Domain Knowledge: What Is It And Examples

By Caitlin Mazur - Jun. 2, 2021
Skills Based Articles

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The skills necessary to find a job in a field in software development, project management, or information technology typically require applicants to have a good understanding of domain knowledge. Domain knowledge is a broad term so it can be challenging to understand exactly what it means.

In this article, we go into detail on domain knowledge and how it can aid you in job exploration, in landing the job you want, and how to best highlight your abilities in your resume or cover letter.

What Is a Domain?

Historically speaking, a domain is a territory controlled by a ruler. You may have heard of “eminent domain,” where a country can compel landowners to sell their land to the federal government — the “domain” in that term refers to the area controlled by the state.

In computing, a domain a discrete subset of a network. A consistent set of rules will always function within a given domain.

In the professional world, however, domain takes on a different meaning. A domain refers to an area of expertise or a specialized discipline. This gives us our first hint at what domain knowledge refers to.

What Is Domain Knowledge?

Domain knowledge is defined as the knowledge of a specific, specialized discipline, profession, or activity, in contrast to general knowledge. In other words, the term domain knowledge is used to describe the knowledge of specialists or experts in a particular field.

For example, in software engineering, domain knowledge can apply to specific knowledge about a particular environment in which the target system operates.

Typically, those with domain knowledge work in a specialized field. When developing software for any given industry, it’s important to recognize the significant differences between industries.

For example, software for a finance company will look drastically different than software for a pharmaceutical company. Finance companies need to worry about the numbers, tracking finances, and ensuring payments and transfers are done appropriately. Pharmaceutical companies might need to focus on appropriate legal, medical, and regulatory reviews and the software they used must take that into consideration for quality purposes.

Domain knowledge is significant and valuable to organizations because it is usually a targeted skill learned from software developers. When a specialist has domain knowledge and can translate that knowledge into computer programs and active data, it can transform software and ensure it is specialized for a particular field, making it extremely valuable for end-users.

With the type of technology available in the market these days, ensuring software is specifically tailored for your audience can make all the difference against competitors. That’s why domain knowledge is such a valuable and sought-after asset.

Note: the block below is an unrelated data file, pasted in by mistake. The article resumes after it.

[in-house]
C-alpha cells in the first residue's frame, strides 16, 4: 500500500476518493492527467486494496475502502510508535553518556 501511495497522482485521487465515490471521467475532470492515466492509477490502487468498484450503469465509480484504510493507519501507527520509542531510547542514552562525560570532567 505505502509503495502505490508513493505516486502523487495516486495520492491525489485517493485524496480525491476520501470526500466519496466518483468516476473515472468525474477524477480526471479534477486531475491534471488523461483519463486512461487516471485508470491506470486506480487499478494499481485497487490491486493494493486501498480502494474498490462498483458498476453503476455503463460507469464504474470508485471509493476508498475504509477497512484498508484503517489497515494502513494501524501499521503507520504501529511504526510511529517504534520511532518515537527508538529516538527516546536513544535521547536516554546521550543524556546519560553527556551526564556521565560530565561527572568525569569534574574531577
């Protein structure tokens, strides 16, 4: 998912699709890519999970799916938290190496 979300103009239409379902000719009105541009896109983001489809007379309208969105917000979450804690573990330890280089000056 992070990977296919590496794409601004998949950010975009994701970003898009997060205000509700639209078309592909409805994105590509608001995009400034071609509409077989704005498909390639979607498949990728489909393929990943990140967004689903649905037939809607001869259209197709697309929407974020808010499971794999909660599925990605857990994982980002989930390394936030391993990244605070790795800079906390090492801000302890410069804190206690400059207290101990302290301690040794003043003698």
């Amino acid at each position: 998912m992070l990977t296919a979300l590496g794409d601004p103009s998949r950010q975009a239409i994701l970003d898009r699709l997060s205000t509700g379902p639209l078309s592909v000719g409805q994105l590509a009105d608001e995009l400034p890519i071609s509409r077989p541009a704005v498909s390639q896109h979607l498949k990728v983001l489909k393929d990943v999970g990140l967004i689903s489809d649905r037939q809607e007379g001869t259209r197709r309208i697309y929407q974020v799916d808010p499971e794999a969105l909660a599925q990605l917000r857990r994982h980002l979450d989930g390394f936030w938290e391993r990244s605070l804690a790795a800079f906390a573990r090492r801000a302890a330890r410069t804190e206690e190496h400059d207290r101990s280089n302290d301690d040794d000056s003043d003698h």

Domain knowledge can be used to describe a variety of fields, but some of the most popular domains are finance, retail, telecom, legal, medical, sports, education, and more.

What Is Domain-Independent Knowledge?

Domain-independent knowledge is knowledge that is applicable across a variety of domains. Think of things like mathematics, the use of grammar, and general programming knowledge.

You don’t need to be working in a highly specific domain for domain-independent knowledge to be useful. Of course, domain knowledge is hyper-specification of these general concepts, so having a knowledge of the general features of your field or industry is just as important as understanding things at a granular level of detail.

Those who possess domain knowledge should always be careful not to miss the forest for the trees.

The Value of Domain Knowledge

Domain knowledge is a niche skill that can bring you an abundance of value, if used properly. The first way you can use domain knowledge to your benefit is using it when negotiating a job offer. Domain knowledge can be a skill you didn’t even think you had.

If you have significant experience or knowledge about how a certain industry operates, it can often be translated into a job in the same industry. For example, if you have worked in the finance sector for any amount of time, then apply for a job providing software to a finance audience, your work experience insight could be invaluable for software development.

You will know the ins and outs of the process and what the audience you’re targeting is looking for. You’ll be able to articulate the pain points this audience experiences and what they really want to see when they’re using a specific type of software. Be sure to prioritize and use this to your advantage when you negotiate your employment contract.

How to Improve Your Domain Knowledge

Since this is a valuable skill it’s important to know the ways of how to build domain knowledge to the best of your ability in an industry of your choosing. These tips can be applied to an industry you’re already familiar with or an industry entirely new to you.

  • Research the specific knowledge that is most beneficial to build. Planning is the most important part of this process to ensure you have a targeted plan to build your knowledge efficiently. Thanks to the digital era, there is a wide variety of knowledge to consume and it’s easy to become overwhelmed.

    Make a short list of questions or topics you’d like to dive into further, which will allow you to build knowledge in a structured way. When you do your research, be sure you are looking at legitimate websites that offer up-to-date and trustworthy information. Even better, go straight to a personal source, if at all possible.

  • Ask a lot of questions. Knowing the right questions to ask is a skill in itself. As you dive into your research, write questions down as they come. Once you have all of your questions written down, go over and condense them. Some questions might have been answered as you continue your research, but others may not be clear.

    Then, see if you can find someone in the industry or your field of choice to ask. Questions can be important to clarify what you’re learning or how certain processes work.

  • Extend your studies by taking classes. One of the most efficient ways to improve domain knowledge is to sign up for a class. This class can be for general learning like a course at a local community college, or you can take a more specialized class that may result in a specific certification which you can add to your resume for additional credentials.

    Your decision will be impacted by where you are in your domain knowledge journey and what knowledge you’re looking to obtain. Taking a course will also put you in a classroom with a knowledgable professional to whom you can ask questions, as well as like-minded students that may have similar ambitions as you.